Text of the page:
Find Places To Stay

As you make your way around, you’ll need places to rest and rehabilitate before you get out and do more exploring – you’re not just going to sleep on the streets. A lot of people on their travels aren’t exactly made of money, so they’ll find cheaper overnight stays like couch surfing at places or staying in hostels. There are, of course, more luxurious ways if you’re that way inclined – if you’re travelling through some Asian countries, you could, for example, research some monthly rental in Singapore or Malaysia and see if that fits your criteria. Having a place to sleep at night is vital if you want to have some energy for the days and weeks ahead.      

Vaccinations

When you enter certain parts of the world, you’ll find that they differ from your home. Unfortunately, on the other side of the planet, there are some serious diseases that can be spread around, and if you’re not protected against them, then they could do some serious damage. It’s wise to go to your doctor and let them help you. You should get vaccinated about four to six weeks before travelling.

Remember To Take Photos!

Finally, and this one is less of a stress, bring your camera or keep your phone charged up! It’s nice to have the memories stored in your mind’s eye, but having tangible proof of being somewhere is lovely too. You’re bound to make wonderful memories and capturing them forever would compound the delight! Also, if you’re a bit of social media person, then your friends and followers may get a kick out of your jollies!

What Every Traveler Should Know Before They Get On the Plane

So you’ve made up your mind, you know where you want to go, you know what you want to do once you get there and you’re ready for an amazing experience. Hold on, pump the brakes and check to see if you’ve done everything you need to. Have you learned something about the culture? Have you learned some basic phrases which could come in handy for when you’re in an emergency? Have you got the right amount of money you will need? Do you know who to call or contact when you’re in need of some assistance? Have you planned any alternatives to things you plan on doing just in case they don’t work out? Just when you think you’ve thought of everything, you find out that actually you haven’t left no stone unturned. This is what every traveller should be doing before they even step one foot on the plane.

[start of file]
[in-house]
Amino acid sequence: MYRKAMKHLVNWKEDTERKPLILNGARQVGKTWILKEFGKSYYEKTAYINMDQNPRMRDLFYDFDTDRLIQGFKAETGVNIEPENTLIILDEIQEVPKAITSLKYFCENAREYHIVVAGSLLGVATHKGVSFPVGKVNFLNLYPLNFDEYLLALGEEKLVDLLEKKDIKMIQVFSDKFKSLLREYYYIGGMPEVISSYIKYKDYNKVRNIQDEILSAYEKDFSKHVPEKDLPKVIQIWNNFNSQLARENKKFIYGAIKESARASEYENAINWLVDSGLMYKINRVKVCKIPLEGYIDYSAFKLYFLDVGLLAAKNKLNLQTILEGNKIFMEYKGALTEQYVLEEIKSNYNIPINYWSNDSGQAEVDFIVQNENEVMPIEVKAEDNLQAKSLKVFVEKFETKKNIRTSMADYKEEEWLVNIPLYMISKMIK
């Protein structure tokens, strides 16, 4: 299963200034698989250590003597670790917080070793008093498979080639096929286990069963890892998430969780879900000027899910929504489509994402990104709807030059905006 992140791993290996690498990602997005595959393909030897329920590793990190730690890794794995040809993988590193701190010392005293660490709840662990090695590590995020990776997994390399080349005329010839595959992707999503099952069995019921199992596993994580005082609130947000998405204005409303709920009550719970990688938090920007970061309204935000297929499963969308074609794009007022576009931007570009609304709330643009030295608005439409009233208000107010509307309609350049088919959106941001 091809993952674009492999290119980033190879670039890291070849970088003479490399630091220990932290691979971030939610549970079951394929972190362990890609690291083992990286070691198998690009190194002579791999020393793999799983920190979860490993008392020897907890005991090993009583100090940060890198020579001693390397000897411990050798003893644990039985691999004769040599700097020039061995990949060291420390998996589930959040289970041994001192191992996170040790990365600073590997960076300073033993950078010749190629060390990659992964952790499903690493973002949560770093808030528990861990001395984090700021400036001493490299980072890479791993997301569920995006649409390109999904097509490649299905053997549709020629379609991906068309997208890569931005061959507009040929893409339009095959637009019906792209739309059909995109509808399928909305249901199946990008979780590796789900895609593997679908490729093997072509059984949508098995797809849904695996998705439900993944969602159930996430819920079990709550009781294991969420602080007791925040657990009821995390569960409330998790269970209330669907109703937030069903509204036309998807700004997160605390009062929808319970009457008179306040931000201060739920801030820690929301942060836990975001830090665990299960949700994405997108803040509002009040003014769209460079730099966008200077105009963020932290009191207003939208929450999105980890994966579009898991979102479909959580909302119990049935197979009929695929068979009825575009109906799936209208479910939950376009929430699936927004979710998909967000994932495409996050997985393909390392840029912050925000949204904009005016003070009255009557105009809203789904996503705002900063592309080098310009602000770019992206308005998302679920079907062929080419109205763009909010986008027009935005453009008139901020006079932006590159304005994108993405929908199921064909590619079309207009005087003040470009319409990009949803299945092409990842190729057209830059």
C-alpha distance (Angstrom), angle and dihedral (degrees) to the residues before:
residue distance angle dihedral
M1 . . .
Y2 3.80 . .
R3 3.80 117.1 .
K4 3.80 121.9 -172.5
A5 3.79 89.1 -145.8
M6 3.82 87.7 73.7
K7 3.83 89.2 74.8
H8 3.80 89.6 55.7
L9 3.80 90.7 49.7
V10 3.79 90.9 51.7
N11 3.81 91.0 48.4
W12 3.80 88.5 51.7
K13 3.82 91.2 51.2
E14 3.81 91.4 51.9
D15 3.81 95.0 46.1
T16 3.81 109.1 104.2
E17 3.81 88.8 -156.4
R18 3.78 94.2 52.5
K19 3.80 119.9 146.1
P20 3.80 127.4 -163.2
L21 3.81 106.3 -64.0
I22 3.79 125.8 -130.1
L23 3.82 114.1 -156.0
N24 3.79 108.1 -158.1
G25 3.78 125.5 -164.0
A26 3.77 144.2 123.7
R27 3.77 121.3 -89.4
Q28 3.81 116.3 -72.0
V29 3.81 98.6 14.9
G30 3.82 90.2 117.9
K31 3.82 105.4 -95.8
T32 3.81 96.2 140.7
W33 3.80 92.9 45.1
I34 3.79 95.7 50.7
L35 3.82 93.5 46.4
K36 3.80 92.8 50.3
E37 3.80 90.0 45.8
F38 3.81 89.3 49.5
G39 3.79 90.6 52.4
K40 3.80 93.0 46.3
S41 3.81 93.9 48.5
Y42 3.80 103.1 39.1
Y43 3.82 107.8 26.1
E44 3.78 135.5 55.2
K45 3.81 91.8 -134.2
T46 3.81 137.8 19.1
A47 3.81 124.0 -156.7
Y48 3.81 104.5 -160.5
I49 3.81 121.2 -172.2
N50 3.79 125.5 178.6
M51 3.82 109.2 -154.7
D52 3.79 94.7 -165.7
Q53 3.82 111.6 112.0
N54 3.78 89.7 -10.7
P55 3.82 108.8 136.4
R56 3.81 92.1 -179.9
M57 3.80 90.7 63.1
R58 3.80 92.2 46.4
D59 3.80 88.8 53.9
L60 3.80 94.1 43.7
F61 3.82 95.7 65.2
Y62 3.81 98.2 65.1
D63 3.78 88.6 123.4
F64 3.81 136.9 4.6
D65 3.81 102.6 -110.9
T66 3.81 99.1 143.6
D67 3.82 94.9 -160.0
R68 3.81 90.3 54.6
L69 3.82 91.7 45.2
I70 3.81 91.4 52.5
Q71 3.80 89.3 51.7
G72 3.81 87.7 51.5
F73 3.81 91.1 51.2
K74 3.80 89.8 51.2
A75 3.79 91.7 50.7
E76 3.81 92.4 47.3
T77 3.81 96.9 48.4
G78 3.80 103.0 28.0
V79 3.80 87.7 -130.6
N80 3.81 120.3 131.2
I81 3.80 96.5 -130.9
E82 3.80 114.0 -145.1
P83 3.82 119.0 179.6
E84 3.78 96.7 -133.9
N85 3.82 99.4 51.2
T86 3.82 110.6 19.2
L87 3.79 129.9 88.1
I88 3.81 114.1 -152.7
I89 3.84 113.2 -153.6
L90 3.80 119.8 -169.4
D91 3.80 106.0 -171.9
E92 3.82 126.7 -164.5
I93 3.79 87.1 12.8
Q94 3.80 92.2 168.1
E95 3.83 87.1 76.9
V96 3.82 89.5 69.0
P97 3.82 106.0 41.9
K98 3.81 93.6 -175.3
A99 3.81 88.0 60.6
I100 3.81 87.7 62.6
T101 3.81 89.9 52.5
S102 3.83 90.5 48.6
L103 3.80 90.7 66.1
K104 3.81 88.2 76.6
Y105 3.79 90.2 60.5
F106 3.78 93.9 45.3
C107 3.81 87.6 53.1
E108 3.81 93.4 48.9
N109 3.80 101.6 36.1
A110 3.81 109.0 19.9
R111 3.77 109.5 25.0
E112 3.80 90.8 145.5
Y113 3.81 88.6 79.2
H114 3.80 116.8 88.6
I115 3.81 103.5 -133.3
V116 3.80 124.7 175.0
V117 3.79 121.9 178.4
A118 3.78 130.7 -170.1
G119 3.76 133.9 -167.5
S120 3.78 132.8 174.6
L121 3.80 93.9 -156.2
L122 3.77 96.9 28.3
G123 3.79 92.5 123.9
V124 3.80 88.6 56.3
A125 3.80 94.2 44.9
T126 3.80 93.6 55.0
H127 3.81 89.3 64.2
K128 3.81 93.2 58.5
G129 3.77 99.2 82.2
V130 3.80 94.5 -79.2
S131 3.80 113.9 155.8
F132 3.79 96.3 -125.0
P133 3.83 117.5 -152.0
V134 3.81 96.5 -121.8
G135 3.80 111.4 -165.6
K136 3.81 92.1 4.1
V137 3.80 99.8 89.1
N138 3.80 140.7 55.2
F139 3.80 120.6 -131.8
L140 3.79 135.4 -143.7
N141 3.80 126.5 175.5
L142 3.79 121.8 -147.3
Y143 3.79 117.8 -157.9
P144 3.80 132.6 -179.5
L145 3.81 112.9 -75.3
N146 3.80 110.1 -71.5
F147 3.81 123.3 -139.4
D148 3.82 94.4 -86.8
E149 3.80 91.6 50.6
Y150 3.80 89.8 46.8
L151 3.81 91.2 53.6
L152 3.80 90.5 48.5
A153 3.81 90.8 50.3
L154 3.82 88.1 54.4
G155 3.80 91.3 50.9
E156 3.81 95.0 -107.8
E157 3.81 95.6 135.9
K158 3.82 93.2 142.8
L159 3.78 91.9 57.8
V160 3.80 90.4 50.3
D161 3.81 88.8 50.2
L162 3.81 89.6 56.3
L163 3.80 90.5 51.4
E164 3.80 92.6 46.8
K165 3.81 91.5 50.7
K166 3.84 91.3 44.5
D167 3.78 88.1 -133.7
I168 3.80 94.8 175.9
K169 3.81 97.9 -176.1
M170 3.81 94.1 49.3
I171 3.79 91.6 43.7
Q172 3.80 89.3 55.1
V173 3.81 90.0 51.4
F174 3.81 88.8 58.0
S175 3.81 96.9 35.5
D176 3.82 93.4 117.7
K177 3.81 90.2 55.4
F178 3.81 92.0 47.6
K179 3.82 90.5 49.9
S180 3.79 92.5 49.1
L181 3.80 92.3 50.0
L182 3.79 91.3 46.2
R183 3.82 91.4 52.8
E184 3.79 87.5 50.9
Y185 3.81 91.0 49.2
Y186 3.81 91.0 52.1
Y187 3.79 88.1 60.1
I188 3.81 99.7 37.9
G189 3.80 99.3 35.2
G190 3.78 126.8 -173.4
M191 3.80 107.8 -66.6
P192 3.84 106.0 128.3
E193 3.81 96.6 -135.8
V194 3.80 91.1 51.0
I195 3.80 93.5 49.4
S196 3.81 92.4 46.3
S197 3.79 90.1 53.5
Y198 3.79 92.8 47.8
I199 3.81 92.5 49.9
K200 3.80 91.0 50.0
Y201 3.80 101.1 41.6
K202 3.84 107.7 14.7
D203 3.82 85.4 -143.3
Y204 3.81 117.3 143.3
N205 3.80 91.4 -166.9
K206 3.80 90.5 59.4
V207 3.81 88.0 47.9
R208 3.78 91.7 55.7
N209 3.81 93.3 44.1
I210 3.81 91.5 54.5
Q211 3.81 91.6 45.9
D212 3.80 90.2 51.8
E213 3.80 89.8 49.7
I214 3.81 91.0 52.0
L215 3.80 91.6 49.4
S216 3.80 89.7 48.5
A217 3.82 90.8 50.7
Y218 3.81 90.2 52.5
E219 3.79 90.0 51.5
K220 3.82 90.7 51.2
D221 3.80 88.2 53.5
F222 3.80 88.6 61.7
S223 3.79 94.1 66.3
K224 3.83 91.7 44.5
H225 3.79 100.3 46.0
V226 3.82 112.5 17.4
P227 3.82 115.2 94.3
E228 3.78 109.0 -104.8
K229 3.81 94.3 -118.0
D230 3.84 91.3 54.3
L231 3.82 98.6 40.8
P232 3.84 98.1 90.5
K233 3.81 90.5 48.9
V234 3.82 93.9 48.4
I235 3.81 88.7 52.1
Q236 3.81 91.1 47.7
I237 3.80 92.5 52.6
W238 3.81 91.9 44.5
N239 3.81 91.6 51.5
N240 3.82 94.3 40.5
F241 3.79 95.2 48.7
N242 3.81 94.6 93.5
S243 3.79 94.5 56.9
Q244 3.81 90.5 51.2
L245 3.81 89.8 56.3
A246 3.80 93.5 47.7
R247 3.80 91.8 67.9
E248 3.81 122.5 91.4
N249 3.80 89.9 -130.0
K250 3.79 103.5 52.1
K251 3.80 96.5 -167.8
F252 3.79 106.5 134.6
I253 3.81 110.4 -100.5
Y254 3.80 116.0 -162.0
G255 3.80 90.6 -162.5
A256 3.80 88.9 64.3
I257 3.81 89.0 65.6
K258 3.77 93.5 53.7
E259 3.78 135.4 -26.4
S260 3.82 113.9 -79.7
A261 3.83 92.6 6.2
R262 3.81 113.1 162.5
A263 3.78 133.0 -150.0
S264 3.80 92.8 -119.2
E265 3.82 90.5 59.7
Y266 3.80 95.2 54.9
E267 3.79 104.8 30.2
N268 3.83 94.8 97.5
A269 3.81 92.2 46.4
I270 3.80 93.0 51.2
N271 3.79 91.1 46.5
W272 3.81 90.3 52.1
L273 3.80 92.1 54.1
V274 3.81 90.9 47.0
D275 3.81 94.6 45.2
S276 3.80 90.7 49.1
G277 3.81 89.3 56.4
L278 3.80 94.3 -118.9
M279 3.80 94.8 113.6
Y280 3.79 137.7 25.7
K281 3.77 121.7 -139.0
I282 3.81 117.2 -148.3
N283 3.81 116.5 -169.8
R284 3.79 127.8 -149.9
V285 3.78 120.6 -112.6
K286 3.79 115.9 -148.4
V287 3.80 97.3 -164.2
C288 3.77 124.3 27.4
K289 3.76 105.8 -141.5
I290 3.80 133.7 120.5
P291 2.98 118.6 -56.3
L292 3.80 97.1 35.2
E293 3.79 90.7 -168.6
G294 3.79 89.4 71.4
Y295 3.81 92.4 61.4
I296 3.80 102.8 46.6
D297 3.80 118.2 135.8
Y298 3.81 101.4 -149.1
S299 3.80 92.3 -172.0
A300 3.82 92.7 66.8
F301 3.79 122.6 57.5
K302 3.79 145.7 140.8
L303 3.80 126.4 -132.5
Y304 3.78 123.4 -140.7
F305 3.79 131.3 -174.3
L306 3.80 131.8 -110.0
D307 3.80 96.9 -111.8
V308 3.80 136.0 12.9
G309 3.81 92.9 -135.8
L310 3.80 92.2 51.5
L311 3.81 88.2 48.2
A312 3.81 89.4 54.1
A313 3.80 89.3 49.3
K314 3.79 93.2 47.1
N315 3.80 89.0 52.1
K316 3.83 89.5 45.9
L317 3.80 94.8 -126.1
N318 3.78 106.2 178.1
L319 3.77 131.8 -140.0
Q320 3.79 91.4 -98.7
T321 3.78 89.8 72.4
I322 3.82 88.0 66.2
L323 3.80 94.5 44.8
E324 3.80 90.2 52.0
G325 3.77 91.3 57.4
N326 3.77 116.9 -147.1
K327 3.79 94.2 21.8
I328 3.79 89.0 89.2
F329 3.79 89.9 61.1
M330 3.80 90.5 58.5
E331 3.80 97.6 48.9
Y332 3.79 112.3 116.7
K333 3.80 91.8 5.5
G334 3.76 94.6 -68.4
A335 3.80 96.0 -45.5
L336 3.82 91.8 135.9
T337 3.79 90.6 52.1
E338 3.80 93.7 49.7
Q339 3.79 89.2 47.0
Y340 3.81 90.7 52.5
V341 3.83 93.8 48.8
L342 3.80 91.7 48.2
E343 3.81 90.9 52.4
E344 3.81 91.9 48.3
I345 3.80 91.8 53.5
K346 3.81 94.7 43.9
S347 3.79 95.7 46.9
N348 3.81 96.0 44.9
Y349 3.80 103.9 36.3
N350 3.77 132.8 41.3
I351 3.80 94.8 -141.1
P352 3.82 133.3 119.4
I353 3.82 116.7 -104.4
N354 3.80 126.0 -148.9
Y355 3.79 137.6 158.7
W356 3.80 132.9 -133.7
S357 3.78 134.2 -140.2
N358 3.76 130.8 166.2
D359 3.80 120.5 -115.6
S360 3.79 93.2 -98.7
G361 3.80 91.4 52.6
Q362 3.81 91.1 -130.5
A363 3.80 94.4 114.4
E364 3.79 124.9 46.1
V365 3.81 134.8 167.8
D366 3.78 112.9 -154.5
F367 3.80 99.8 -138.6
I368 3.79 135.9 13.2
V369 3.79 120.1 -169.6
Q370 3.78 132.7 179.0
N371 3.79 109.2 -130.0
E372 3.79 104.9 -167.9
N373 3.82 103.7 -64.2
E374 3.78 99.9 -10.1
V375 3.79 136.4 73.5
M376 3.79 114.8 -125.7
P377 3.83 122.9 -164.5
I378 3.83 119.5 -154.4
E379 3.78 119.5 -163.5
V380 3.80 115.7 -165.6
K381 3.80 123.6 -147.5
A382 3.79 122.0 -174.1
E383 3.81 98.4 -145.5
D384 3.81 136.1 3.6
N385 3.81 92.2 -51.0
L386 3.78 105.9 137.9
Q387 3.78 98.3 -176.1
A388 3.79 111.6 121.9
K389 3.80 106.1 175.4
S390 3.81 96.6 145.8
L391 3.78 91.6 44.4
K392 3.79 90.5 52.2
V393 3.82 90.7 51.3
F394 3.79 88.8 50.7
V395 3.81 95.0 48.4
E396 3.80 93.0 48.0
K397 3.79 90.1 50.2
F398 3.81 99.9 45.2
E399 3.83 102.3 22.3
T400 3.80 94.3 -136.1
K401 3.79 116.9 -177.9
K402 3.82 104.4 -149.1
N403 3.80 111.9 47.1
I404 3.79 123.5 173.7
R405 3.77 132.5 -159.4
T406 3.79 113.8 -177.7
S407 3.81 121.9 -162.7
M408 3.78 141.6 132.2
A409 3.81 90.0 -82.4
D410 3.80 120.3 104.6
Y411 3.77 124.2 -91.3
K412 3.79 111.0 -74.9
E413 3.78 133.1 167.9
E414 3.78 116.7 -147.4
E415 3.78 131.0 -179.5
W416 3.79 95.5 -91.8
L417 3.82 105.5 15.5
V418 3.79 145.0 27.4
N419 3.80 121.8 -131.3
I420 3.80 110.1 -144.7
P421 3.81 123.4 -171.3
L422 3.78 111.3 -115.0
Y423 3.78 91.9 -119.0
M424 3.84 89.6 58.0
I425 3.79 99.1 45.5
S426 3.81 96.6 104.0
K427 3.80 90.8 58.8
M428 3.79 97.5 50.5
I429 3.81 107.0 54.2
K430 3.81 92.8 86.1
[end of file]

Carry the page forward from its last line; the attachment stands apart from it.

Notes at the ready

Even before you have boarded your flight, you should have the money you’re going to use in your suitcase. It’s not good to land and not have any kind of money to use for getting a ride to the hotel, paying for dinner, paying the hotel and for many other things. You need to look for a trusted Currency Exchange service and get the best value you can for your money into the currency you’ll be using abroad. Sometimes currencies are linked together such as the US dollar and the Canadian dollar. The CAD will almost always be worth less than USD because it’s pegged to that fiat. However if you’re exchanging a more valuable currency such as GBP or even the EUR, then you could stand to get back three times more.

An extra set

Planning for the rare occasion might seem trivial but it really does depend on where you’re going. For example if you’re heading into a tropical climate, you should pack an extra set of clothes. During monsoon season especially, sudden and incredibly strong downpours can come out of nowhere. In a hot climate, wet clothes can not only begin to stink, but they can begin to smell as well. It’s cautious and prudent to pack an extra pair of clothes that you can wear in the event that all of your other clothes are either dirty or drenched. This clothing doesn’t have to be heavy, it can just be a light t-shirt and some shorts so they won’t take up much room in your suitcase.

The translating apps

Pick from a range of translating apps and see which one for the language you need is the best. These apps are downloaded onto your smartphone and they come in great for when you need to communicate with someone who doesn’t speak English. Simply speak into your phone’s speaker and the app will then translate your speech into the words you’re looking for.

Before you go abroad you can do these simple things to make your experience much better. The most important is getting a good deal for your currency exchange as without the national coin, you can’t pay for anything.